by Gerald Lafon
In preparing a Judoplayer for competition, many coaches believe that hours of hard, continuous randori alone will maximize abilities while others may agree that some type of supplementary training such as running or weight training might also be appropriate. Although these simplistic methods may at times produce good results, especially with natural athletes, it is imperative that coaches realize that higher levels of performance can be achieved if they are based on current research and information in sports medicine, exercise physiology and modern athletic training methods. Coaching Judo competitors, especially those of high national or international level, will entail much more than just grinding it out on the mat. Coaches must begin to see the larger picture of athletic training. While this article is not meant to discuss in any great depth any of the variables affecting performance, it is hoped that this presentation will give coaches a different perspective and may help them in developing more efficient and extensive training regimens.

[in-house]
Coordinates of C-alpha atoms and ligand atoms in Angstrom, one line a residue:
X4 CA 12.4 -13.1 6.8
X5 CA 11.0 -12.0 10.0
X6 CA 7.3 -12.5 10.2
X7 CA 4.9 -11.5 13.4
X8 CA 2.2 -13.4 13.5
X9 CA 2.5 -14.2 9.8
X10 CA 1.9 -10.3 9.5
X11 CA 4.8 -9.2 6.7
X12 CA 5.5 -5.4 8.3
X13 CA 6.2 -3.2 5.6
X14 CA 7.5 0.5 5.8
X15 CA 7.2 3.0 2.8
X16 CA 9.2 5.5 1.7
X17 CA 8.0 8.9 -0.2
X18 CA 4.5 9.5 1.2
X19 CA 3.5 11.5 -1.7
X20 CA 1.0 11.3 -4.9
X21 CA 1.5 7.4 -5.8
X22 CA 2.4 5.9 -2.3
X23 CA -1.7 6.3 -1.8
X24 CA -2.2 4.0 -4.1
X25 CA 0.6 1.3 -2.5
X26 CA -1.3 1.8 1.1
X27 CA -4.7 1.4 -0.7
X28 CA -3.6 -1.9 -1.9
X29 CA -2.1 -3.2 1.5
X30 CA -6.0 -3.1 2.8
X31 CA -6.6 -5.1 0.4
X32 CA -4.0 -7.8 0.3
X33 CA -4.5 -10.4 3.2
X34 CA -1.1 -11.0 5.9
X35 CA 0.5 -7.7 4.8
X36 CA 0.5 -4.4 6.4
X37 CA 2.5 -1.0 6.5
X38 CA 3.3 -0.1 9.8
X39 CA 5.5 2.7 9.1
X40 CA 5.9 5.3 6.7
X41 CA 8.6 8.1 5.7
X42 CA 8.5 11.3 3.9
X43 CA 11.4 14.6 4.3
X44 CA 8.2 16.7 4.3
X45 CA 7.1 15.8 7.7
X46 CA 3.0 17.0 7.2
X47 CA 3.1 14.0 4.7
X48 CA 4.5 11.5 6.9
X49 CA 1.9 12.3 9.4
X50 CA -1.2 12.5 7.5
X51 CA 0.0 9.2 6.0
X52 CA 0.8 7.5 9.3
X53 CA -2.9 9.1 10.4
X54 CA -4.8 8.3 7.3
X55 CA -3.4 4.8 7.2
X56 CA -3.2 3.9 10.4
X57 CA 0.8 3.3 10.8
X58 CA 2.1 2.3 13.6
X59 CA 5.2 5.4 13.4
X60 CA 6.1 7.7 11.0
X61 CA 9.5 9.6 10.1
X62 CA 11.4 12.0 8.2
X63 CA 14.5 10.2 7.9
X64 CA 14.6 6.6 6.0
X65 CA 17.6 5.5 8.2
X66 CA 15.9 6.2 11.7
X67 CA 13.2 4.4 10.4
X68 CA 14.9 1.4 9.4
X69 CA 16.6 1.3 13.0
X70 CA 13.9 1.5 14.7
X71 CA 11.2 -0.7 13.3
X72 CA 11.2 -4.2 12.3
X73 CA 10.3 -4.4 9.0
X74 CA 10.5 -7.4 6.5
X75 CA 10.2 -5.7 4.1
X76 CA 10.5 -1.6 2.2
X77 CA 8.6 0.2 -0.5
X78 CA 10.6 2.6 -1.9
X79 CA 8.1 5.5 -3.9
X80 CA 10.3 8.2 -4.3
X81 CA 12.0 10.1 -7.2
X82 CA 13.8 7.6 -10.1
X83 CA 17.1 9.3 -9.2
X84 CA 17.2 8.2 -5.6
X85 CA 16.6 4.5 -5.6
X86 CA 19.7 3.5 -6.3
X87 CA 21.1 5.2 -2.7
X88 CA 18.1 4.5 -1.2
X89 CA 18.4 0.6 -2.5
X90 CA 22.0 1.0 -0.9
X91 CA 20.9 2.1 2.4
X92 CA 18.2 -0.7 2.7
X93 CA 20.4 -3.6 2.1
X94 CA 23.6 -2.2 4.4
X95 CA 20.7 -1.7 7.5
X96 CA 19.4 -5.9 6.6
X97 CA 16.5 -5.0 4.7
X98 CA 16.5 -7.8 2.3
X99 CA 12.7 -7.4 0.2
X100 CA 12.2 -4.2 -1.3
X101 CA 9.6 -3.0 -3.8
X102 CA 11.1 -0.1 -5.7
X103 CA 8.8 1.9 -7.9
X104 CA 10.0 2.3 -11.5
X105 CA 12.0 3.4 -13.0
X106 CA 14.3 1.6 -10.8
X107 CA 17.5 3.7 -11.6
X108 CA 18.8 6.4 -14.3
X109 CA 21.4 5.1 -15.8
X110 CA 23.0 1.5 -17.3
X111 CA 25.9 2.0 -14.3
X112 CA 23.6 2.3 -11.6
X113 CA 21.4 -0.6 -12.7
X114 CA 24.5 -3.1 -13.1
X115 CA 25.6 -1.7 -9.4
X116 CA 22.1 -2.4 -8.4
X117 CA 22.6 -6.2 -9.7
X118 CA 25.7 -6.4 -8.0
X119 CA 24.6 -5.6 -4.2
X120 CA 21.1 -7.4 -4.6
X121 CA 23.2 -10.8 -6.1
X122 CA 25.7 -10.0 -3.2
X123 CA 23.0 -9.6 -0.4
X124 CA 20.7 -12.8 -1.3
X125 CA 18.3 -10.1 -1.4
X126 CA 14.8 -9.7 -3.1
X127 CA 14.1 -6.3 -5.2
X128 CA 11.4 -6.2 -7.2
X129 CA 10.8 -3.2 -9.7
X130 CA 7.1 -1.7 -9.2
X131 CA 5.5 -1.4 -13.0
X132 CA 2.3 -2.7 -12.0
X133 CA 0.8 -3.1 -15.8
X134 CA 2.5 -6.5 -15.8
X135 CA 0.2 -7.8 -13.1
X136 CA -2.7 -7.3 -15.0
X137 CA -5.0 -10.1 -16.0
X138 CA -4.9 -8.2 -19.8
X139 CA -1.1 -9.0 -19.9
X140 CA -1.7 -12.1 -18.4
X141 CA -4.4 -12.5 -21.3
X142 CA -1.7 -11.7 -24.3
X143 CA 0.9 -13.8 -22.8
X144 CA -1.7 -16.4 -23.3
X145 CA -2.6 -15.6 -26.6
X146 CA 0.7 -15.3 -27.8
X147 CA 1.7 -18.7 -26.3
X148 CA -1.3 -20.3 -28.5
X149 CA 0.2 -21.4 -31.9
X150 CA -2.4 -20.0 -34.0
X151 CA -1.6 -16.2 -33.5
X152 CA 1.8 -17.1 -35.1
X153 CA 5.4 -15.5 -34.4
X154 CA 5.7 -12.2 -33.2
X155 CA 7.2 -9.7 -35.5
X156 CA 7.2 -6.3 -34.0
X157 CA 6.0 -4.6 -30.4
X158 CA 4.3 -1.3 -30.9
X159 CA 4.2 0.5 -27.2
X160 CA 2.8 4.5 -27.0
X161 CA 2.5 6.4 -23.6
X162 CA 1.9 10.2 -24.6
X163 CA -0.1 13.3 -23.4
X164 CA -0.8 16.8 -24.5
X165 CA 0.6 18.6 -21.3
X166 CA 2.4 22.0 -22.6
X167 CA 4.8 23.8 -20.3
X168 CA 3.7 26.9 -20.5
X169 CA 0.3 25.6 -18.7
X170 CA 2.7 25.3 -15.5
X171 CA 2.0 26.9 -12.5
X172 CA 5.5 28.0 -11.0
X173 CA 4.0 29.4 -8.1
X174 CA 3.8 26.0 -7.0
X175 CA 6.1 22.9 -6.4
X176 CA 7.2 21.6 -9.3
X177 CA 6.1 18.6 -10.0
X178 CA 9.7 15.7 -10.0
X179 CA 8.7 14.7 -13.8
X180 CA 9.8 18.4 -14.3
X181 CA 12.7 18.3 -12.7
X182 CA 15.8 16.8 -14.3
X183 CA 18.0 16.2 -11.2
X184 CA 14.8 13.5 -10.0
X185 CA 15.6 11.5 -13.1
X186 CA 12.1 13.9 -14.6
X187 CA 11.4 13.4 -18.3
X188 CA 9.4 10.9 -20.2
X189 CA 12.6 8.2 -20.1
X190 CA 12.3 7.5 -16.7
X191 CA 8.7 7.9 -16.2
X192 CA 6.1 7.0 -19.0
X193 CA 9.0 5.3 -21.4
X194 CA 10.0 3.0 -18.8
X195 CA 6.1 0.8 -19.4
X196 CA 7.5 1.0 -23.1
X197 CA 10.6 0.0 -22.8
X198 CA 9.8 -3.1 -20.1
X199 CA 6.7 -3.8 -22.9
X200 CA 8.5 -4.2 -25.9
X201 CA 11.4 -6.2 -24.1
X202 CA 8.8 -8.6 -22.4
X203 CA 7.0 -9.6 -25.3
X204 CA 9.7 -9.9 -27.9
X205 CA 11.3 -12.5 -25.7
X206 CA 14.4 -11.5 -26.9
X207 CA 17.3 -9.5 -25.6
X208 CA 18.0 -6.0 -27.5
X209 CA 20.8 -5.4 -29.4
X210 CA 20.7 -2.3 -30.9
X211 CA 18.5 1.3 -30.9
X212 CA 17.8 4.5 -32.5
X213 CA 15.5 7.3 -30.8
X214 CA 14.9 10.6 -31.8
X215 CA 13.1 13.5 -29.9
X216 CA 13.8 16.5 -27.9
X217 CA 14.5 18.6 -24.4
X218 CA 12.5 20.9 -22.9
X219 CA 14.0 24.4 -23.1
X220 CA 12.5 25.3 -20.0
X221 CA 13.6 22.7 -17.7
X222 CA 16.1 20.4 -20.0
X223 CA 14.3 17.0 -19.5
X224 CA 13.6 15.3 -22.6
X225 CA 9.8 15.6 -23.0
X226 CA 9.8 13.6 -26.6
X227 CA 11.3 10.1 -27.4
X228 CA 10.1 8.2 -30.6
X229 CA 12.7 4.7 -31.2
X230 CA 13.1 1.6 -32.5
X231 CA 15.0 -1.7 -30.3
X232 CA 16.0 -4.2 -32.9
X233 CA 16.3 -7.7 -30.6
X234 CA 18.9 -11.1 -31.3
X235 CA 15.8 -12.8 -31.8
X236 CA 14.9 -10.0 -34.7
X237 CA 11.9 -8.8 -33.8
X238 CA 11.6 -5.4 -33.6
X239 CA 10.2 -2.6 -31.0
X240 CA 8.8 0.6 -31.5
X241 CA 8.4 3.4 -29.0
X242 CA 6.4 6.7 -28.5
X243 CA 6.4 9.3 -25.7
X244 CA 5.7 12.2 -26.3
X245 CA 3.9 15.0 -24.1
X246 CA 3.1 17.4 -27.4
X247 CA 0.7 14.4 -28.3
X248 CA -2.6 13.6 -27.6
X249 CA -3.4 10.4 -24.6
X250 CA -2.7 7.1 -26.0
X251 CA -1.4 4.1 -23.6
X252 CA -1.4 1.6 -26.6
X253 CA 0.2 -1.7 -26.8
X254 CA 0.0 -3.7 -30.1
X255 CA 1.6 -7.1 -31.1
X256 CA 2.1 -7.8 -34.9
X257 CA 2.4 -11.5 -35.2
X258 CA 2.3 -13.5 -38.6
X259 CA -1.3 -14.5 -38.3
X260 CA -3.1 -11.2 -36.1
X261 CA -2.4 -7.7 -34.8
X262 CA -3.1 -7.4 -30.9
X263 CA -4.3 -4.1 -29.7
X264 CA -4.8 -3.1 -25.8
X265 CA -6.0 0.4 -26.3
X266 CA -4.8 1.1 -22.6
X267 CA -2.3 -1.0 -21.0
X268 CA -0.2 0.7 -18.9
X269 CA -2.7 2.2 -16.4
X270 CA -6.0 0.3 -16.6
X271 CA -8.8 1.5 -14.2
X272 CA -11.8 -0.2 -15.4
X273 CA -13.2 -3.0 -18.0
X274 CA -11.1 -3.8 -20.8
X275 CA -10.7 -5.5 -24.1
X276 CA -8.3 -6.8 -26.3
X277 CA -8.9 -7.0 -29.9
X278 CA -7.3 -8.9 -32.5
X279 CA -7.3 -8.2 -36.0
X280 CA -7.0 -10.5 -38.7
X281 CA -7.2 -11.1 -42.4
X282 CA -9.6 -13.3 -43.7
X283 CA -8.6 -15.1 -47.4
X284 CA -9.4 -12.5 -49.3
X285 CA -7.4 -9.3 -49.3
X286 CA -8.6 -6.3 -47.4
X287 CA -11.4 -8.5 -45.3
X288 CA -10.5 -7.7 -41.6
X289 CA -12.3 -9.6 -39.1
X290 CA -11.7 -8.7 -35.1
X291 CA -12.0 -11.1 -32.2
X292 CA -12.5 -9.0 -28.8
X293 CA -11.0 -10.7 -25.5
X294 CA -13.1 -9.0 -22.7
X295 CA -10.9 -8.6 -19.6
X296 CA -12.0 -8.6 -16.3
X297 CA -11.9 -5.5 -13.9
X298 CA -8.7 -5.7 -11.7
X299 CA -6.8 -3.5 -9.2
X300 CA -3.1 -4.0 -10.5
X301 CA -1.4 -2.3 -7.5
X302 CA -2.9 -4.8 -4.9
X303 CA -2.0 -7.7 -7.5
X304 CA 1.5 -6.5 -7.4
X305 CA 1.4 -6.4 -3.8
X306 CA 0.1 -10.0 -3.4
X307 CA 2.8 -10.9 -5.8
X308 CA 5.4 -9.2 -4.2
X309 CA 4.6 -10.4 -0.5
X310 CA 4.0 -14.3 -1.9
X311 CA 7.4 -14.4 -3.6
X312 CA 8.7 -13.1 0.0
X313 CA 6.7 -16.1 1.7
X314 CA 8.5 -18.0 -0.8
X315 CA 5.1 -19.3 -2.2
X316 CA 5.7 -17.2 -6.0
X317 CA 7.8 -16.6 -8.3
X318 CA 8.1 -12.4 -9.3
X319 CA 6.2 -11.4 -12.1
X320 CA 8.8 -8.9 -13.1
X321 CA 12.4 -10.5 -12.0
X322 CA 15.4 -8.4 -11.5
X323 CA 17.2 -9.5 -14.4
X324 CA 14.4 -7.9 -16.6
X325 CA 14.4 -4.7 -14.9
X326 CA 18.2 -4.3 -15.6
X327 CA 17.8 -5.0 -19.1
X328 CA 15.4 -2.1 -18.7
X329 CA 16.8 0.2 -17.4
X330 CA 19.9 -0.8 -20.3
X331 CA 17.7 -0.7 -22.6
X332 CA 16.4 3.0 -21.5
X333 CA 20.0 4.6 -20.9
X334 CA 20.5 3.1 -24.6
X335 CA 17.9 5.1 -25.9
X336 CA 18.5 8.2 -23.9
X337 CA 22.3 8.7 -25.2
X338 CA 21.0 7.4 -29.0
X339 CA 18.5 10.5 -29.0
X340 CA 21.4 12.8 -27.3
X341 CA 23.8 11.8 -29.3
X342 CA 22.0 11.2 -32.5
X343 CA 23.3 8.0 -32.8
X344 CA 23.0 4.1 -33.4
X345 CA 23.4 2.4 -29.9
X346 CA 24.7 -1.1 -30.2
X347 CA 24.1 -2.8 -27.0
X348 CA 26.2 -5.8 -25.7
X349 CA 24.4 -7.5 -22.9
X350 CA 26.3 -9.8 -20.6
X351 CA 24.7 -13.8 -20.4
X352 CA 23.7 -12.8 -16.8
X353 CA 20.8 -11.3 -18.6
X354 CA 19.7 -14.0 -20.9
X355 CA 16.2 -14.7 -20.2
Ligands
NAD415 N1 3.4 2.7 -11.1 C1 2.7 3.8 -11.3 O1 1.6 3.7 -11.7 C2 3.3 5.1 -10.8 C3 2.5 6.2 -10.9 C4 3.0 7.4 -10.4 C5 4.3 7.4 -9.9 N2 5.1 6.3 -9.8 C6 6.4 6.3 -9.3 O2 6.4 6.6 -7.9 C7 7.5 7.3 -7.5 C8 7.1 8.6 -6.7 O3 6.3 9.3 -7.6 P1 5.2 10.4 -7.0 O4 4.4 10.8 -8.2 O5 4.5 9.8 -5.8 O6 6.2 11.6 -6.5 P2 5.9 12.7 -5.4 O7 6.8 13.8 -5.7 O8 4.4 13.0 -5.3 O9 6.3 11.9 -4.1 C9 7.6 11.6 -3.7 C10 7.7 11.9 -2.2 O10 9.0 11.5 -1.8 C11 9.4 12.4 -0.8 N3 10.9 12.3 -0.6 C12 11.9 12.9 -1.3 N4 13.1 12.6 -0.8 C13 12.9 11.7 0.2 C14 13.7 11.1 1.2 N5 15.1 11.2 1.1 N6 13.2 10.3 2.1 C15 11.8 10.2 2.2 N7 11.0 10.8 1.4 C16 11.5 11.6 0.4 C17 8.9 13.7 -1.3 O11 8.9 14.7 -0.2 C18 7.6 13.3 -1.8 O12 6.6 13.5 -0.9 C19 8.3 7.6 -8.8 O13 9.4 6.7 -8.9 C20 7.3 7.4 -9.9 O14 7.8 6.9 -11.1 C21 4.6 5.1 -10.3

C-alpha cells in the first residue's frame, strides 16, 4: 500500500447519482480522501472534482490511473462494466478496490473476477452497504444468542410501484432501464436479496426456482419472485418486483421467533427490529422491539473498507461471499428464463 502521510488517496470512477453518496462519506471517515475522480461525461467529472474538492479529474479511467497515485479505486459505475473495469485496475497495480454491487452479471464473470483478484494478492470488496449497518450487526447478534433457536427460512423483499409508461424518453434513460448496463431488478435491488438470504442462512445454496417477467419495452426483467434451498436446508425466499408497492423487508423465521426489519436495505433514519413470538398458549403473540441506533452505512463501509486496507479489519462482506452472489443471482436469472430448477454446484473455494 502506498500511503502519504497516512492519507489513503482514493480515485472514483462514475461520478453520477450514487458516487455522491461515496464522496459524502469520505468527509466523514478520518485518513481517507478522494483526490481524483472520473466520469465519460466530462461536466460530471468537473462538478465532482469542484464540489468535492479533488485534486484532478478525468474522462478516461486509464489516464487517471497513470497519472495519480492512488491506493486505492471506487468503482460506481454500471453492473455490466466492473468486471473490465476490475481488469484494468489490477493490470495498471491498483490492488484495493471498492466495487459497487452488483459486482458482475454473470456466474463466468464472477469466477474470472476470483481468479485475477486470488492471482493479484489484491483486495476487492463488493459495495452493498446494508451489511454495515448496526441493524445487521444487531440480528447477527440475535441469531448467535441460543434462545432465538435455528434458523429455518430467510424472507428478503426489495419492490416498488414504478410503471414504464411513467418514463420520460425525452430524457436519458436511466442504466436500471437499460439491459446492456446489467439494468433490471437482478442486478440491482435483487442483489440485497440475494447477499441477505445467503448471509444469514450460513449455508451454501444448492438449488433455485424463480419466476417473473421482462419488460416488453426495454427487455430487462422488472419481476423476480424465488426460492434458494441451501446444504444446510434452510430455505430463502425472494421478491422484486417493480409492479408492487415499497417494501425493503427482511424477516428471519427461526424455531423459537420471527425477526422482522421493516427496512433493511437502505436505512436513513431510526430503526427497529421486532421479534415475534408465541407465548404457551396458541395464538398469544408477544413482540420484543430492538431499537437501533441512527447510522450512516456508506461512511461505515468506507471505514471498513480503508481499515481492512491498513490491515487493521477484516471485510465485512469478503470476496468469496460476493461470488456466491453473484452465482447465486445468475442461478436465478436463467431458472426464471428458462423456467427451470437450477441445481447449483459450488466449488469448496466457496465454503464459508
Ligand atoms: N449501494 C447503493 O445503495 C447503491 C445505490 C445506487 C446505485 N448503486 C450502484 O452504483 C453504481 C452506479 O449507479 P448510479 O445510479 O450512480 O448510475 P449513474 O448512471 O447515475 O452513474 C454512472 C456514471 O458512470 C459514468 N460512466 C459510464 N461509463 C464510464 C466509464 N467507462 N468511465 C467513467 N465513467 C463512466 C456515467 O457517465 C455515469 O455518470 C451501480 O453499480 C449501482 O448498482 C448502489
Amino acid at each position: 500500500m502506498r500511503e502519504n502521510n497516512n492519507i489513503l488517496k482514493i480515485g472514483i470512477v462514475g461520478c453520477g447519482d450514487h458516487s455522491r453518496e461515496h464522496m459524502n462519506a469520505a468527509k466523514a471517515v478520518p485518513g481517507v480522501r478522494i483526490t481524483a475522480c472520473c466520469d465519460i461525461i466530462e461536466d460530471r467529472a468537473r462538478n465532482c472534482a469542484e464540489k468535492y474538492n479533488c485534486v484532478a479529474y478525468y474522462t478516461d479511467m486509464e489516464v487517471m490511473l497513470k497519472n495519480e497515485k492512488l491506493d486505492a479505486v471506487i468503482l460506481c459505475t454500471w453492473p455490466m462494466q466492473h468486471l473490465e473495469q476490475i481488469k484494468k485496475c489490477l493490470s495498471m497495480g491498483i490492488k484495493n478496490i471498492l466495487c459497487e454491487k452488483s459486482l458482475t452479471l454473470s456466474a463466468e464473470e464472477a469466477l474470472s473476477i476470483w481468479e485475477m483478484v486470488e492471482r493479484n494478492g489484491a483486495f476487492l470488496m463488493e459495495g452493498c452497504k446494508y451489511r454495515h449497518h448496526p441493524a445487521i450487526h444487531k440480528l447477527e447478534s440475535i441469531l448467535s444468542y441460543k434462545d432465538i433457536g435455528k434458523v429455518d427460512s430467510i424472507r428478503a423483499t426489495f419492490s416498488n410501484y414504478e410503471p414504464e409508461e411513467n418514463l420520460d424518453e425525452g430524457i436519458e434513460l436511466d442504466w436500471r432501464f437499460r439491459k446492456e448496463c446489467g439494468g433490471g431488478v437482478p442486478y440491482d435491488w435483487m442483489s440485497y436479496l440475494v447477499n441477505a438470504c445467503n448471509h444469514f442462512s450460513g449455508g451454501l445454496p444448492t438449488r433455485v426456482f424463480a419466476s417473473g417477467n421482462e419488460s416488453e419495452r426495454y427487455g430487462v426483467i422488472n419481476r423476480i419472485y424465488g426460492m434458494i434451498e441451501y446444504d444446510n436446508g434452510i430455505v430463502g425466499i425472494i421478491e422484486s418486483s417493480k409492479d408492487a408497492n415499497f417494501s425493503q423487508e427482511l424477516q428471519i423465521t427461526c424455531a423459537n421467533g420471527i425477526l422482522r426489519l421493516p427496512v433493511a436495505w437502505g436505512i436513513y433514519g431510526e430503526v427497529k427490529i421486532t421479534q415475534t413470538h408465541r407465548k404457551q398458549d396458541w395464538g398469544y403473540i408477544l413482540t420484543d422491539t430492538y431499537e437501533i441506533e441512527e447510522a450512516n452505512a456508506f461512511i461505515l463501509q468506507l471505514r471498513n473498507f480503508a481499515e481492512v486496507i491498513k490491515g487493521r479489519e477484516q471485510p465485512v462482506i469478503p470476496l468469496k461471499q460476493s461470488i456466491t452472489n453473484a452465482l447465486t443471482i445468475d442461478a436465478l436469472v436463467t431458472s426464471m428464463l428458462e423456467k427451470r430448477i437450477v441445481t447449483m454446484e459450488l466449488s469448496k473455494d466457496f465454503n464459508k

What follows is a list of 13 major variables or components which affect Judo performance and which in turn can be modified, controlled and improved by the coach and the athlete. They are general enough to make them functional for most levels of competition. They are;
• Basic psychomotor skills
• Kinesthetic awareness
• Judo techniques
• Mental skills
Although certain variables will be developed more than others, it is important that none be neglected. Certain components directly affect others. There is strong interaction, support and cooperation between the variables much like the combined effort of the eleven players on a soccer team. Several components can be improved upon right in the dojo and within the context of a well designed workout involving creative drills. Some of the variables are best developed outside the Judo class. What follows is a brief synopsis of each variable.